10. Narayana N, Gist J, Smith T, Tylka D, Trogdon G, Wahl JK. Desmosomal component expression in normal, dysplastic, and oral squamous cell carcinoma. Dermatol Res Pract. 2010;2010:649731

11. Badock V, Steinhusen U, Bommert K, Wittmann-Liebold B, Otto A. Apoptosis-induced cleavage of keratin 15 and keratin 17 in a human breast epithelial cell line. Cell Death Differ. 2001;8:308-15

12. Yoshida S, Shimmura S, Kawakita T, Miyashita H, Den S, Shimazaki J, Tsubota K. Cytokeratin 15 can be used to identify the limbal phenotype in normal and diseased ocular surfaces. Invest Ophthalmol Vis Sci. 2006;47:4780-6

13. Rena O, Massera F, Robustellini M, Papalia E, Delfanti R, Lisi E, Pirondini E, Turello D, Casadio C. Use of the Proposals of the International Association for the Study of Lung Cancer in the Forthcoming Edition of Lung Cancer Staging System to Predict Long-Term Prognosis of Operated Patients. Cancer J. 2010;16:176-81

14. Riquet M, Manac'h D, Le Pimpec Barthes F, Dujon A, Debrosse D, Debesse B. Prognostic value of T and N in non small cell lung cancer three centimeters or less in diameter. Eur J Cardiothorac Surg. 1997;11:440-44

15. Konaka C, Hirano T, Kato H, Furuse K, Takada M, Saito Y, Monden Y, Matsui E, Watanabe Y. Comparison of endoscopic features of early-stage squamous cell lung cancer and histological findings. Br J Cancer. 1999;80:1435-39

16. Chen C, Zheng H, Gao W, Zhou Y, Jiang S, Suen H. Prognosis and staging of superficial endobronchial lung cancer: the impact of invasion depth, tumor diameter, and coexistent pneumonitis or atelectasis. Chin Med J. 2010;123:1505-09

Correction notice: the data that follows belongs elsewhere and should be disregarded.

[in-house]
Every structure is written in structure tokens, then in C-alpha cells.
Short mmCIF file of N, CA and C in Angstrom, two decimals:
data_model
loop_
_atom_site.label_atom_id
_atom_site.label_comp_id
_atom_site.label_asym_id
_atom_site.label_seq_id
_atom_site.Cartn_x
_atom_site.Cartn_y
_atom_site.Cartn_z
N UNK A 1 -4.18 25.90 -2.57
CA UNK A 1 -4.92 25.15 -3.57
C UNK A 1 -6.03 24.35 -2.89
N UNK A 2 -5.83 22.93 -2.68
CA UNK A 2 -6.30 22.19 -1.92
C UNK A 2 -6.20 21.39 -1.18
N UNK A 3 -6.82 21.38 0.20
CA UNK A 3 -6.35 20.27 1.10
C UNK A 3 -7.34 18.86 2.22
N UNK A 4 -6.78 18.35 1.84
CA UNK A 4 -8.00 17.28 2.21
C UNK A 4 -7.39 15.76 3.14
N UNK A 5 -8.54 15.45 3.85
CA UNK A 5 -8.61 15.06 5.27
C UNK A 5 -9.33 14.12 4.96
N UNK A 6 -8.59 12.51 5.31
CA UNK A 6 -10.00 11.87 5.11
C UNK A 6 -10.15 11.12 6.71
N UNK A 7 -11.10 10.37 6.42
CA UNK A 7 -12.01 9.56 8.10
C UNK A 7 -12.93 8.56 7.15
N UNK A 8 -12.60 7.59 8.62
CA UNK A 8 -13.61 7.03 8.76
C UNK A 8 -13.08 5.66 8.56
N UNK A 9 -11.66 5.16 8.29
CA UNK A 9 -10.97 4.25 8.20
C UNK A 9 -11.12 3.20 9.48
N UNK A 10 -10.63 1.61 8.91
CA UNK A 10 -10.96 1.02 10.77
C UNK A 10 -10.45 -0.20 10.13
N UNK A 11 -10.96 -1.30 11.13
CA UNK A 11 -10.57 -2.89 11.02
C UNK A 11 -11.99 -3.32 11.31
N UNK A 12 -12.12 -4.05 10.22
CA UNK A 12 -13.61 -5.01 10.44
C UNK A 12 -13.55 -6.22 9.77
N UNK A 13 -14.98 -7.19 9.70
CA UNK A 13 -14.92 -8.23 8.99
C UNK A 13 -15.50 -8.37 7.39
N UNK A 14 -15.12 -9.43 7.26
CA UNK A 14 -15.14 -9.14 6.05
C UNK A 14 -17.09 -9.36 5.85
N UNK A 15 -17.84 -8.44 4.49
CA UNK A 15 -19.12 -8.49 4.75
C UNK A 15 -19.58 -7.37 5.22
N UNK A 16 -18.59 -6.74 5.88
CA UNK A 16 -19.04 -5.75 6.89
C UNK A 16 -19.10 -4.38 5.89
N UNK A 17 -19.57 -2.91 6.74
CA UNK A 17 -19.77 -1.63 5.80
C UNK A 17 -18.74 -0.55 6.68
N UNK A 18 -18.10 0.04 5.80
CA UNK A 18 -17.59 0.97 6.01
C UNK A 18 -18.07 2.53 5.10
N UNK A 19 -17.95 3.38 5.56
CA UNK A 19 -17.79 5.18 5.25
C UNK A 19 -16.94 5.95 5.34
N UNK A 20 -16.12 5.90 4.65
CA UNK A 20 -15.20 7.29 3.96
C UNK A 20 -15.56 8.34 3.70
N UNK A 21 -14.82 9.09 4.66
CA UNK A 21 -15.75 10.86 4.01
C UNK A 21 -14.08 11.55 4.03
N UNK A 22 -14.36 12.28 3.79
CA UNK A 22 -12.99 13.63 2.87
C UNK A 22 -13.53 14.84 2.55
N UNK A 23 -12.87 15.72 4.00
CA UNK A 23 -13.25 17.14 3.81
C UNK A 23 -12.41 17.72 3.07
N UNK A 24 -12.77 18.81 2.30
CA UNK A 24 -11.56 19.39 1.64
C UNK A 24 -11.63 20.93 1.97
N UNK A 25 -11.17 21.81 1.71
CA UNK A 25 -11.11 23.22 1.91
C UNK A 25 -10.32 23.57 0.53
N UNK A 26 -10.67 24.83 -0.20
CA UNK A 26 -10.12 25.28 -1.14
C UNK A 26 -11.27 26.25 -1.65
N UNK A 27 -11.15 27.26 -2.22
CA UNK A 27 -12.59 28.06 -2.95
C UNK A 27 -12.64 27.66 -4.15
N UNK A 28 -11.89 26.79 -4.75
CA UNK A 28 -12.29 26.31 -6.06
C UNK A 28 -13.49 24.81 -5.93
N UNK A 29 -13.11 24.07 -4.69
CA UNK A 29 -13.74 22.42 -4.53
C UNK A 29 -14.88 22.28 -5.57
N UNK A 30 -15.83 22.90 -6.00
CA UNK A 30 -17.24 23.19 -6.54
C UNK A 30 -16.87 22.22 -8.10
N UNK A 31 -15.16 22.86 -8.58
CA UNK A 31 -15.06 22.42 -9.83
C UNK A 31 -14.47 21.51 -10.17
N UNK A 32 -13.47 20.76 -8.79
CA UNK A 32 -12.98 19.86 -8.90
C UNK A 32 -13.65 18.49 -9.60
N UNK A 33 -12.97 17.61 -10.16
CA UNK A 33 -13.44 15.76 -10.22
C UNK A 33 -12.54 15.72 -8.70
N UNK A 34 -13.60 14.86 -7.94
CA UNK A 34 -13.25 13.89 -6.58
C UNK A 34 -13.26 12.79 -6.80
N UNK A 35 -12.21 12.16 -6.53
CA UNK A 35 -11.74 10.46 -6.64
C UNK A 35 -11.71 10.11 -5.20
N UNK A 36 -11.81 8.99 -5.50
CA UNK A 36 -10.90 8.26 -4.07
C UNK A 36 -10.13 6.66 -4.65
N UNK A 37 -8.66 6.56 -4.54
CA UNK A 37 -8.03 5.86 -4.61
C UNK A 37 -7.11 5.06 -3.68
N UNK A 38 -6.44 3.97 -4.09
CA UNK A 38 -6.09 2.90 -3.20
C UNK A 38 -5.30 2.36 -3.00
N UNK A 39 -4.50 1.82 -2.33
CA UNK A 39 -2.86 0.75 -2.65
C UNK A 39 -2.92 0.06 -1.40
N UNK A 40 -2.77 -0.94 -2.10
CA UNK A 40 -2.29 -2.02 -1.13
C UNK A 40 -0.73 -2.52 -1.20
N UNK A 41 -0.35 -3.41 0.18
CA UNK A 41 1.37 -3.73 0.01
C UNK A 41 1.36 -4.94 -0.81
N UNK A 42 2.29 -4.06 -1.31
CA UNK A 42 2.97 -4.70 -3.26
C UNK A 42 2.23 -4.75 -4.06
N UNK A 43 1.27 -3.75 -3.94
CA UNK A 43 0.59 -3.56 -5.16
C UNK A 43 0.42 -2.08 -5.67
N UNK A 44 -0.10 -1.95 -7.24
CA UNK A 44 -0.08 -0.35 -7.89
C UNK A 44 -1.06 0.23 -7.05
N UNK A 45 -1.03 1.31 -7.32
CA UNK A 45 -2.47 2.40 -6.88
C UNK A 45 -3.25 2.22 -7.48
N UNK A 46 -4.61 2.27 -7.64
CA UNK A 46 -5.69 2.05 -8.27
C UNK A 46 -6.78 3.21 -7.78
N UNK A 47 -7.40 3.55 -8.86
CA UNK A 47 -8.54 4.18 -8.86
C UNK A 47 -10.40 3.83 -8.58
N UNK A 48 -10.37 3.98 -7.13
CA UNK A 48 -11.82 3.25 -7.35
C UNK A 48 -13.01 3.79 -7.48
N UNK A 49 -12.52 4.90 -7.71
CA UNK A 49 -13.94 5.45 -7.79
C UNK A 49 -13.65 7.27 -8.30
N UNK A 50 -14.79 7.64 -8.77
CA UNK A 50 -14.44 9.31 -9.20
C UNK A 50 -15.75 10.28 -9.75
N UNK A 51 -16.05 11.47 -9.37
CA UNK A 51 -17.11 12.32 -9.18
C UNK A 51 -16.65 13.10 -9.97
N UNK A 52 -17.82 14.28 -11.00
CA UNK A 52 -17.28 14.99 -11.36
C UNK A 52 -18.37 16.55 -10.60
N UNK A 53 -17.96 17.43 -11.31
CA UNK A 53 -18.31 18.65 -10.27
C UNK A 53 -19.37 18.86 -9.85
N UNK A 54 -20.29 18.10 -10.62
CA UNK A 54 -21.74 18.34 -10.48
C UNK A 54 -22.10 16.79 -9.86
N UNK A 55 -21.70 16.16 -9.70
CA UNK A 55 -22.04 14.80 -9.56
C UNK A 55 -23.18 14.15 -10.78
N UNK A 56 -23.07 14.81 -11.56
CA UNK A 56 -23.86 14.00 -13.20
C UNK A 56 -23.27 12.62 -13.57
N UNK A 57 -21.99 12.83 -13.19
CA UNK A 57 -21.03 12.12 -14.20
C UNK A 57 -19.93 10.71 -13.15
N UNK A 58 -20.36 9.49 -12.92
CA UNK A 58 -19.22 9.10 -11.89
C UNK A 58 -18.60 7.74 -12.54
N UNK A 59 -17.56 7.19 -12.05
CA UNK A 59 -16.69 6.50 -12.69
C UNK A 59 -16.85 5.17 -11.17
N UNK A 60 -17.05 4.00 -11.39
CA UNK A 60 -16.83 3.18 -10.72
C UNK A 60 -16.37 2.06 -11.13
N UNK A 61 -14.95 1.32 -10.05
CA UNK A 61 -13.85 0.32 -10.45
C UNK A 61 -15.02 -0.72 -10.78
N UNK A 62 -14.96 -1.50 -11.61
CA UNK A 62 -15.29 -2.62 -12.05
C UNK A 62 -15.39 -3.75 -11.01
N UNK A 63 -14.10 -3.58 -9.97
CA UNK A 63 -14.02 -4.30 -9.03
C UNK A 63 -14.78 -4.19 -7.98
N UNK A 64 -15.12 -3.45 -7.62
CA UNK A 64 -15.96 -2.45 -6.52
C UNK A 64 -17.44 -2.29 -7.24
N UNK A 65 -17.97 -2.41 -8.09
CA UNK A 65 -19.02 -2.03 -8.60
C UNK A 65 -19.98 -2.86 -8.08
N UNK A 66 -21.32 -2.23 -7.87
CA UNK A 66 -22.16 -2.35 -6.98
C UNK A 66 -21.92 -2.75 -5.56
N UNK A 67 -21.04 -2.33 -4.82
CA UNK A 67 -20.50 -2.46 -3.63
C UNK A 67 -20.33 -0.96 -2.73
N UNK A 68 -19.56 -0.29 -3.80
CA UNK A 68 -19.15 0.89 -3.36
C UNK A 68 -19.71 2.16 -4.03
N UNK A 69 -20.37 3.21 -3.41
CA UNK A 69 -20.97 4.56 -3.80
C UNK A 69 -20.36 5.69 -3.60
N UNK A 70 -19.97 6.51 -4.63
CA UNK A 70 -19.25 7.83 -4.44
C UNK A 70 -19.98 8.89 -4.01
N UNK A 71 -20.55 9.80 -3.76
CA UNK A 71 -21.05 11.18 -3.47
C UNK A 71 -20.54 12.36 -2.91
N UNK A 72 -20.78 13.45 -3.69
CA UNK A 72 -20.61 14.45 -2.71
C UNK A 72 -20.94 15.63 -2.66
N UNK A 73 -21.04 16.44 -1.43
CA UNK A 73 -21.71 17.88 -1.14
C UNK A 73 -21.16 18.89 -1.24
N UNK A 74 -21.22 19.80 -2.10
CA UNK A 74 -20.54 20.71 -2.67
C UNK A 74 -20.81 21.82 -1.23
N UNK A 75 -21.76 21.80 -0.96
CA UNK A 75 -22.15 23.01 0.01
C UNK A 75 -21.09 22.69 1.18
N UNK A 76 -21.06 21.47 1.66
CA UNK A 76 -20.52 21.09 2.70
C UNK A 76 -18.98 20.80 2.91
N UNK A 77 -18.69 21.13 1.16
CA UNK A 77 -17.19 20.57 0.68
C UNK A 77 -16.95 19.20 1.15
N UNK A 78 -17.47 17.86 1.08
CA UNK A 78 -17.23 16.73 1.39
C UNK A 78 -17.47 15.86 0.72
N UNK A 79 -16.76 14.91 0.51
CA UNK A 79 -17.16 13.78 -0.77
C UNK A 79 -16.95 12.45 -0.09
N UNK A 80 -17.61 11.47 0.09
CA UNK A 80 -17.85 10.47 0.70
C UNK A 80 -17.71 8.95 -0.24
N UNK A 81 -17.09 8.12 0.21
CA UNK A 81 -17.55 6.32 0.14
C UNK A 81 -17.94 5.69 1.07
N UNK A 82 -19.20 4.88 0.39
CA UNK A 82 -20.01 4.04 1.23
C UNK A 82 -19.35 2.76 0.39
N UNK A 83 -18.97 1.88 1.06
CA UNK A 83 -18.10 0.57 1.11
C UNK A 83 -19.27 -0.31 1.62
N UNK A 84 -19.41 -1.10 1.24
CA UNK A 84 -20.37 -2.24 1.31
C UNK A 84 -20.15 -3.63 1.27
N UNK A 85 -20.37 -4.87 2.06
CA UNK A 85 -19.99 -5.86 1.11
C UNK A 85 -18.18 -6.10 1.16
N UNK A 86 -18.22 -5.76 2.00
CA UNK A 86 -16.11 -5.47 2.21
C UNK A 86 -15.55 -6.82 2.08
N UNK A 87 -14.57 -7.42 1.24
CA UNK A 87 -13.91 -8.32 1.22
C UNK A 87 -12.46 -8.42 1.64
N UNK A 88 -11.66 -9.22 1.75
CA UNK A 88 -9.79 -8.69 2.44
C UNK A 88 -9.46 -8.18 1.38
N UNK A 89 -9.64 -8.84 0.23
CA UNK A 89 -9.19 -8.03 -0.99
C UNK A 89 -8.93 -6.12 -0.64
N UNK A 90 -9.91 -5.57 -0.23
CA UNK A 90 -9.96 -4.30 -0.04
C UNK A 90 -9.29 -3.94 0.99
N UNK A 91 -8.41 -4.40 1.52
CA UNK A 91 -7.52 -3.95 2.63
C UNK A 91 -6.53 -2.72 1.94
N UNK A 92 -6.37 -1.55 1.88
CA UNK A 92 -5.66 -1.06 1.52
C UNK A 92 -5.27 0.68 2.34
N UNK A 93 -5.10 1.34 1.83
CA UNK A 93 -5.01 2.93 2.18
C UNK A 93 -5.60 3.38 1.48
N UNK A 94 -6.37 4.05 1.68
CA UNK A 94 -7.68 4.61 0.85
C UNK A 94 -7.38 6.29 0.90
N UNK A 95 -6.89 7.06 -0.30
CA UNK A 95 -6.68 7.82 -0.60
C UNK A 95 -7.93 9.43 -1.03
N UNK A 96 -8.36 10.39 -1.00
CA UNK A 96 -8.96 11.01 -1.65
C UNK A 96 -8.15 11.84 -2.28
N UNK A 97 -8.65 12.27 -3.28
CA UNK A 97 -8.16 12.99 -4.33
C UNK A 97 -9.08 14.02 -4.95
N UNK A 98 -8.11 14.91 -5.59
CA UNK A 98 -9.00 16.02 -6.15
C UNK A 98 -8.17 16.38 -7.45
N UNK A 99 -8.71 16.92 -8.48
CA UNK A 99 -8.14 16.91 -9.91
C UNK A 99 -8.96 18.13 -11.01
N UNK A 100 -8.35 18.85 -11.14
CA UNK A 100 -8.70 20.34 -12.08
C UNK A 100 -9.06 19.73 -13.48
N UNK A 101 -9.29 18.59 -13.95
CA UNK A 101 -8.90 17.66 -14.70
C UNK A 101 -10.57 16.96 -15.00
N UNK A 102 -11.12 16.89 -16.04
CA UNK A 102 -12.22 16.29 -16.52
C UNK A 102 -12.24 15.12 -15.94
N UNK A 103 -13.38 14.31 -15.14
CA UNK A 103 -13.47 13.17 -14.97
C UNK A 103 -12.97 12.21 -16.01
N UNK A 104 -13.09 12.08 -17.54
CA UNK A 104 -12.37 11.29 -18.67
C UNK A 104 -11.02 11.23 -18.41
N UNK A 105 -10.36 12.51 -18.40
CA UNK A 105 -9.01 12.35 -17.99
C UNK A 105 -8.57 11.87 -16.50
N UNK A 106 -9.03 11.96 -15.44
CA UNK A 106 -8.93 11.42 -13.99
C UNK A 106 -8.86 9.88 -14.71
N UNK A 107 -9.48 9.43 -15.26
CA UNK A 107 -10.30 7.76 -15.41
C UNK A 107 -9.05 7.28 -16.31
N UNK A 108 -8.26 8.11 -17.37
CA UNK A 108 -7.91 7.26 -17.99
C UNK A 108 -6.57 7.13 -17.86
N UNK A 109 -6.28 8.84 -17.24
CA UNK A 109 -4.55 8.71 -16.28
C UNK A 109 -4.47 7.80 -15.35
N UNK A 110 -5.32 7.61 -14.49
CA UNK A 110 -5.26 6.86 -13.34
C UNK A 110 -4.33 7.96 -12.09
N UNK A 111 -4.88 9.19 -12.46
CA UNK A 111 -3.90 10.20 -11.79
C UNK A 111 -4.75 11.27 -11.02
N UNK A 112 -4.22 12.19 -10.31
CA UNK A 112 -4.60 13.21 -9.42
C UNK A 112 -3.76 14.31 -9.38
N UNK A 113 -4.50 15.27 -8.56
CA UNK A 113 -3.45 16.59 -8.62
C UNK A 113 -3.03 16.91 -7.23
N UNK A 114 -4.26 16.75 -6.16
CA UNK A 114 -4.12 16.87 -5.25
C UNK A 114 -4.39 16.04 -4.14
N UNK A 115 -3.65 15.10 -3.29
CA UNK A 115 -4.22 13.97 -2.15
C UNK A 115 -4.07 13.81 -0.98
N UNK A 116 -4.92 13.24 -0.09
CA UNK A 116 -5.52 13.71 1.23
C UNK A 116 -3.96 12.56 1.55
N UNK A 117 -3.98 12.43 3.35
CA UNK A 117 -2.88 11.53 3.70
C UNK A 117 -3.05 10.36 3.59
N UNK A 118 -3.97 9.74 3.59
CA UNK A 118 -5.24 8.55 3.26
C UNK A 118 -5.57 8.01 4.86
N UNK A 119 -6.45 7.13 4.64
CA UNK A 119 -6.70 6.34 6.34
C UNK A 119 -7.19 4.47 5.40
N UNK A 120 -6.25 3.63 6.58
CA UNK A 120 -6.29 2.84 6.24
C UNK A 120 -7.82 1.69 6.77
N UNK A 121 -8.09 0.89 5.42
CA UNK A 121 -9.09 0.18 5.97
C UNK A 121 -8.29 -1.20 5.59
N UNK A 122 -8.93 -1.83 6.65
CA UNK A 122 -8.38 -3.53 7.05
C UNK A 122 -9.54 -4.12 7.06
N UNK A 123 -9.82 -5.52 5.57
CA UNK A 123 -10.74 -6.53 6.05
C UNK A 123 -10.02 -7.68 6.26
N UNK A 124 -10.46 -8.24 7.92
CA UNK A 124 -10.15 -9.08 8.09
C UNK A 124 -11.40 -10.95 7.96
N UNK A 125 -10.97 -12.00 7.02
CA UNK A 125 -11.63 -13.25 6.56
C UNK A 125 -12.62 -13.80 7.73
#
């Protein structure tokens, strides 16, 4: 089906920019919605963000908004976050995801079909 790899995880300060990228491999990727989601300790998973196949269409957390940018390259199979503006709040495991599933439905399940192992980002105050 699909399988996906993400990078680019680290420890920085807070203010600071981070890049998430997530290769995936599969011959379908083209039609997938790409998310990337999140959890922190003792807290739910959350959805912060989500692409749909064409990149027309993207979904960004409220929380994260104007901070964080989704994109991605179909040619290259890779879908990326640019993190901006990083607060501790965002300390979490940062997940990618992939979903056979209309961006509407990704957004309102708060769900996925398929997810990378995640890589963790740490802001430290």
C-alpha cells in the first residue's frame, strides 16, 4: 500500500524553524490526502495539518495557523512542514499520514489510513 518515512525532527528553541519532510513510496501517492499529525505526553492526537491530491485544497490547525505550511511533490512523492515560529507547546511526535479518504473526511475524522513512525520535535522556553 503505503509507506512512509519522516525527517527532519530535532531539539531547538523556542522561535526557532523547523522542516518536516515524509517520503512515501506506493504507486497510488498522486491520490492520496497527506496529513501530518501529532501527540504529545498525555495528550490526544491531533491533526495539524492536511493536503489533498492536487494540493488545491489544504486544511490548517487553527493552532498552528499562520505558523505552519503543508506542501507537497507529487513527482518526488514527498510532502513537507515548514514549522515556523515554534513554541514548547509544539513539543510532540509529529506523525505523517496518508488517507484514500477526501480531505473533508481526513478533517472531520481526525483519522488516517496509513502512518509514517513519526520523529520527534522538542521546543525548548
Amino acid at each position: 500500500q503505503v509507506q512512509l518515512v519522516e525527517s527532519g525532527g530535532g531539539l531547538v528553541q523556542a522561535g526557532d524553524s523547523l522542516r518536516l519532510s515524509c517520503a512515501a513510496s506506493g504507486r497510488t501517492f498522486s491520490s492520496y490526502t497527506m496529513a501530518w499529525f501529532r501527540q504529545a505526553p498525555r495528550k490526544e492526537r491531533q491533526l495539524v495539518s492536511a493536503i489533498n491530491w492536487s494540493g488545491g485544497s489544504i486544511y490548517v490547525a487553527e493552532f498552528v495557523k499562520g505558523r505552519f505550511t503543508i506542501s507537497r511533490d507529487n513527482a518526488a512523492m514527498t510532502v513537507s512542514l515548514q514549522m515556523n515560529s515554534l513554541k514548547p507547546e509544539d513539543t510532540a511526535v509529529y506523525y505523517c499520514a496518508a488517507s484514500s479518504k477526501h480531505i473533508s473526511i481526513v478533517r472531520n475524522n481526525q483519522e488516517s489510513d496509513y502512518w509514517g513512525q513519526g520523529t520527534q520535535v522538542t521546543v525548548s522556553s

17. Travis D, Brambilla E, Müller-Hermelink HK, Harris CC. WHO Classification; Tumors of the lung, pleura, thymus and heart. Albany, NY: WHO Publication Center. 2004

18. Cooke DT, Nguyen DV, Yang Y, Chen SL, Yu C, Calhoun RF. Survival comparison of adenosquamous, squamous cell, and adenocarcinoma of the lung after lobectomy. Ann Thorac Surg. 2010;90:943-8

19. Carrasco JL, Jover L. Estimating the generalized concordance correlation coefficient through variance components. Biometrics. 2003;59:849-58

20. Furukawa C, Daigo Y, Ishikawa N, Kato T, Ito T, Tsuchiya E, Sone S, Nakamura Y. Plakophilin 3 oncogene as prognostic marker and therapeutic target for lung cancer. Cancer Res. 2005;65:7102-10

21. Shi I, Hashemi Sadraei N, Duan ZH, Shi T. Aberrant signaling pathways in squamous cell lung carcinoma. Cancer Inform. 2011;10:273-85

22. Wieskopf B, Demangeat C, Purohit A, Stenger R, Gries P, Kreisman H, Quoix E. Cyfra 21-1 as a biologic marker of non-small cell lung cancer. Evaluation of sensitivity, specificity, and prognostic role. CHEST. 1995;108:163-9

Author contact

Corresponding address Corresponding author: Mª Esther Fárez-Vidal PhD. Biochemistry Department, University of Granada School of Medicine. 18012 Granada, Spain. Fax: +34958249015. e-mail: efarezes. Tel: +34958246660


Received 2012-12-20
Accepted 2013-4-15
Published 2013-7-10